An international programme of climate-inspired art and education involving leading scientists, health experts, educators, artists, youth leaders and schoolchildren from the UK and the United Arab Emirates will take to the global stage at this year’s COP28 climate conference.
Encompassing poetry, theatre performance, music and soundscapes, artwork and education, We Are the Possible will directly address policy-makers and the public over the importance of science, education, and the arts in helping people to imagine a greener, healthier and fairer future.
It will include the co-creation of two bilingual poetry anthologies, an education project twinning schools in the UK and UAE, the debut of a new sustainable theatre performance alongside the launch of a global network of sustainable theatre schools, and an invitation for world leaders to nominate one of their country’s best examples of climate-inspired poetry.
Led by the University of Exeter, and funded by the British Embassy Gulf Strategy Fund, We Are the Possible brings together a host of major organisations, including the Emirates Literature Foundation, the British Council UAE, the Met Office, BIMM Institute, Khorfakkan University, the Theatre of Others, the British Embassy in the UAE, and a network of schools in UAE and UK.
Professor Lisa Roberts, Vice-Chancellor and President of the University of Exeter, said: “Climate change represents one of humankind’s most profound challenges. But it is important that we communicate that challenge through different channels and media – and the arts will have a key role in this regard. We Are the Possible is an exciting collaborative interdisciplinary project uniting art, science, health, and education, and has brought together hundreds of people from the UK and UAE to reflect upon the plight of the planet and deliver a creative and inspiring response.”
At the centre of the programme are 12 poems inspired by research into current global challenges. The poems were co-created by more than 200 scientists, health practitioners, writers, youth leaders, students and educators in the UK and UAE, who came together over a series of online workshops to respond to COP28’s themes. Through a unique editorial process led by Dr Sally Flint, the project’s creative lead, and poet Kim Squirrell, this body of writing evolved into We Are the Possible: 12 Poems for 12 Days of COP28.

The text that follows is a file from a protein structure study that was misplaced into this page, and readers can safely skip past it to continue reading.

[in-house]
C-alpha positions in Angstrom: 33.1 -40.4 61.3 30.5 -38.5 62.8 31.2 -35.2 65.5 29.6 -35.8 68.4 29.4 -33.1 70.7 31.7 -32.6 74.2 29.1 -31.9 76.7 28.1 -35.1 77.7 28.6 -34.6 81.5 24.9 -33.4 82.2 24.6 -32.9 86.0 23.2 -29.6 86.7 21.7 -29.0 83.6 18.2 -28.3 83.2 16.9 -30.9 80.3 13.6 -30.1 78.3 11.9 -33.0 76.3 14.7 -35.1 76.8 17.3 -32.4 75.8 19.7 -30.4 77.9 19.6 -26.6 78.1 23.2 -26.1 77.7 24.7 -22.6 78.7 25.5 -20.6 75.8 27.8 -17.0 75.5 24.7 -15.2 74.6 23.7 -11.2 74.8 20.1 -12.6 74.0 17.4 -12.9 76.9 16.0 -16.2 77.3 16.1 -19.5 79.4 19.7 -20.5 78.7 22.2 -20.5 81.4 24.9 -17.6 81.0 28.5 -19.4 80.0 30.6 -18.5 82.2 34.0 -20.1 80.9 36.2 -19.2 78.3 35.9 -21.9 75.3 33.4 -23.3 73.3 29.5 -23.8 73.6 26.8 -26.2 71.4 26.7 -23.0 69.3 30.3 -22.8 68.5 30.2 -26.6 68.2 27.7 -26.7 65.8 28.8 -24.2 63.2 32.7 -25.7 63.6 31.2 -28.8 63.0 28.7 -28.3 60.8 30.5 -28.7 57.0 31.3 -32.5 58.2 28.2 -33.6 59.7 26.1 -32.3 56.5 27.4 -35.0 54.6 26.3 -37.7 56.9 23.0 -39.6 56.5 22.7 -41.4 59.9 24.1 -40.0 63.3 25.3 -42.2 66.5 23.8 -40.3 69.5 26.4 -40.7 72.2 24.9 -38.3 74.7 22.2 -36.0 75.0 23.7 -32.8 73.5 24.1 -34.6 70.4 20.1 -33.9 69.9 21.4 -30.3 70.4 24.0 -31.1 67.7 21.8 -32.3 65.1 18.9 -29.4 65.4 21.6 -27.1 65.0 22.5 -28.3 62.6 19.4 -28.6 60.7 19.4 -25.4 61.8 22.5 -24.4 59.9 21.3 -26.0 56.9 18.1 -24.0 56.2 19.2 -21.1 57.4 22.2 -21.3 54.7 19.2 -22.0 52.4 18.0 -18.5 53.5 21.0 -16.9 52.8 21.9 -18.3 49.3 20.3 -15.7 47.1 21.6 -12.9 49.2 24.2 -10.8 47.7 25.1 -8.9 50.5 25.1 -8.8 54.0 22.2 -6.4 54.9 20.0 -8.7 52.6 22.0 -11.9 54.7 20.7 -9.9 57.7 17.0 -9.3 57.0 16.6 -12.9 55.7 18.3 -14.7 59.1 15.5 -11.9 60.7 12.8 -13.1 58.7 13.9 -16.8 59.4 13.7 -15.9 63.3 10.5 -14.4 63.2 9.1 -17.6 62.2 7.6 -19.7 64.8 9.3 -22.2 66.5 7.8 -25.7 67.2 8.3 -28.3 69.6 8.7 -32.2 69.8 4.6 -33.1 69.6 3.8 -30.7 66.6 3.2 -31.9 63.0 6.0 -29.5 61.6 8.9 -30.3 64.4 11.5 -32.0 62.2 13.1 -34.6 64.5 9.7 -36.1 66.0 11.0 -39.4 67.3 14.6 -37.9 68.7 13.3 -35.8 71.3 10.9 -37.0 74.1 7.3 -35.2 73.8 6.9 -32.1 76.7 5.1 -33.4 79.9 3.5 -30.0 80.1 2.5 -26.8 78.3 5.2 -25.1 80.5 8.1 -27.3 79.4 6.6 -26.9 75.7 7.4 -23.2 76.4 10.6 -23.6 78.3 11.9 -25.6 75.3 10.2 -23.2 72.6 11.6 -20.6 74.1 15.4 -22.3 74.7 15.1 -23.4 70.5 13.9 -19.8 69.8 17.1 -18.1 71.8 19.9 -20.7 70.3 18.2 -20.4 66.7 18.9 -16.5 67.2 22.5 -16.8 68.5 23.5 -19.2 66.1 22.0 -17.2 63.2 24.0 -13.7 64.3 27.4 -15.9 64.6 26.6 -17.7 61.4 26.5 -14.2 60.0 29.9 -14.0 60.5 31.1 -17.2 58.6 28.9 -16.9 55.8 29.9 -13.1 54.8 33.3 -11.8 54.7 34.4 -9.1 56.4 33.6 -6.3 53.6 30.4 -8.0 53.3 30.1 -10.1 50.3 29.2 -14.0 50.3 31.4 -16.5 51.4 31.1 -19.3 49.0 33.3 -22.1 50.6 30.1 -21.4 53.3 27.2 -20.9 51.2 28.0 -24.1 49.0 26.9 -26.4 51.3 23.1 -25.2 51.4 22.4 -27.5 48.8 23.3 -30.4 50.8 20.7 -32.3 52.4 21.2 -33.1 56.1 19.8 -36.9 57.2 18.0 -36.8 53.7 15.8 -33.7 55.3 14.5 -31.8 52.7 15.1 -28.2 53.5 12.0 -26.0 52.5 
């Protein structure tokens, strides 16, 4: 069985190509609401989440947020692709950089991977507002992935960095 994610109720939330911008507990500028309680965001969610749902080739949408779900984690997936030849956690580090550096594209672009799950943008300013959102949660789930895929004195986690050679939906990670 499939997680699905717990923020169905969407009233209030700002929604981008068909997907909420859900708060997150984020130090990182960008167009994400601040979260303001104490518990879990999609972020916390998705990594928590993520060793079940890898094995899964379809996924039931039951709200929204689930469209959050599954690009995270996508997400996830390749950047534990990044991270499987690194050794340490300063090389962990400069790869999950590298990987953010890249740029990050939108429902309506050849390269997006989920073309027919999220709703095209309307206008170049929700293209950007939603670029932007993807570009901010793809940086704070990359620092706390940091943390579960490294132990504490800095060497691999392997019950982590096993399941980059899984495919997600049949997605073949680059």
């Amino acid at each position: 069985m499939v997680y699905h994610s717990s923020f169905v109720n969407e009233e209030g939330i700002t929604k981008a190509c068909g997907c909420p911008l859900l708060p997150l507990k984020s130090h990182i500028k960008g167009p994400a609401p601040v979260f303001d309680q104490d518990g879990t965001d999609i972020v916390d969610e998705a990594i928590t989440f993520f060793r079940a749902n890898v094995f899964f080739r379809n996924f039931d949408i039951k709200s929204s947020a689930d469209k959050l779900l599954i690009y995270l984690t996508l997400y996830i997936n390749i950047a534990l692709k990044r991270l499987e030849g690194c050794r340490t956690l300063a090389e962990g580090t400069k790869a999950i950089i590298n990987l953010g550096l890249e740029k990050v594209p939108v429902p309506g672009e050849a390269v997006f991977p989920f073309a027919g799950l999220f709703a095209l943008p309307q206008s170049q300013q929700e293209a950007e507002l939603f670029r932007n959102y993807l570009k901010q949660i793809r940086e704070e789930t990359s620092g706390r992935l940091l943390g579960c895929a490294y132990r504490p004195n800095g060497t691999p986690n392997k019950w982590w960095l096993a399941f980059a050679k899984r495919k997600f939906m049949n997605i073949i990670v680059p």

The poems were translated into Arabic by postgraduate students at the University with the editorial expertise of award-winning Lebanese author and translator Wafa’ Tarnowska. They will be released as both a bilingual digital and printed anthology and as digital recordings narrated by influential figures during COP28.
Cecilia Mañosa Nyblon, the project’s director at the University, said: “When trying to persuade people to do something important, you can present them with scientific data. But without a story that shows what’s at stake, that provokes empathy and sparks imagination to envision possibilities, it’s difficult to inspire people to act. Through this project, we have developed a blueprint for connecting facts, findings, and feelings. co-creating new narratives underpinned by world-class science. These narratives are then brought to life through the arts to embolden us to imagine and take action to forge a liveable future.”
Education is a core pillar of the project and involves 13 schools from coastal regions of the UK and UAE connecting in a unique partnership developed by education experts at Exeter. More than 300 children aged 10-12 will take part in the ‘Schools Across the Ocean Programme’, engaging in weekly learning activities through science, fieldwork, arts, and creative writing with their overseas counterparts. This will include sessions with renowned marine biologists at both Exeter and Khorfakkan, with a particular focus on the importance of seagrass ecosystems.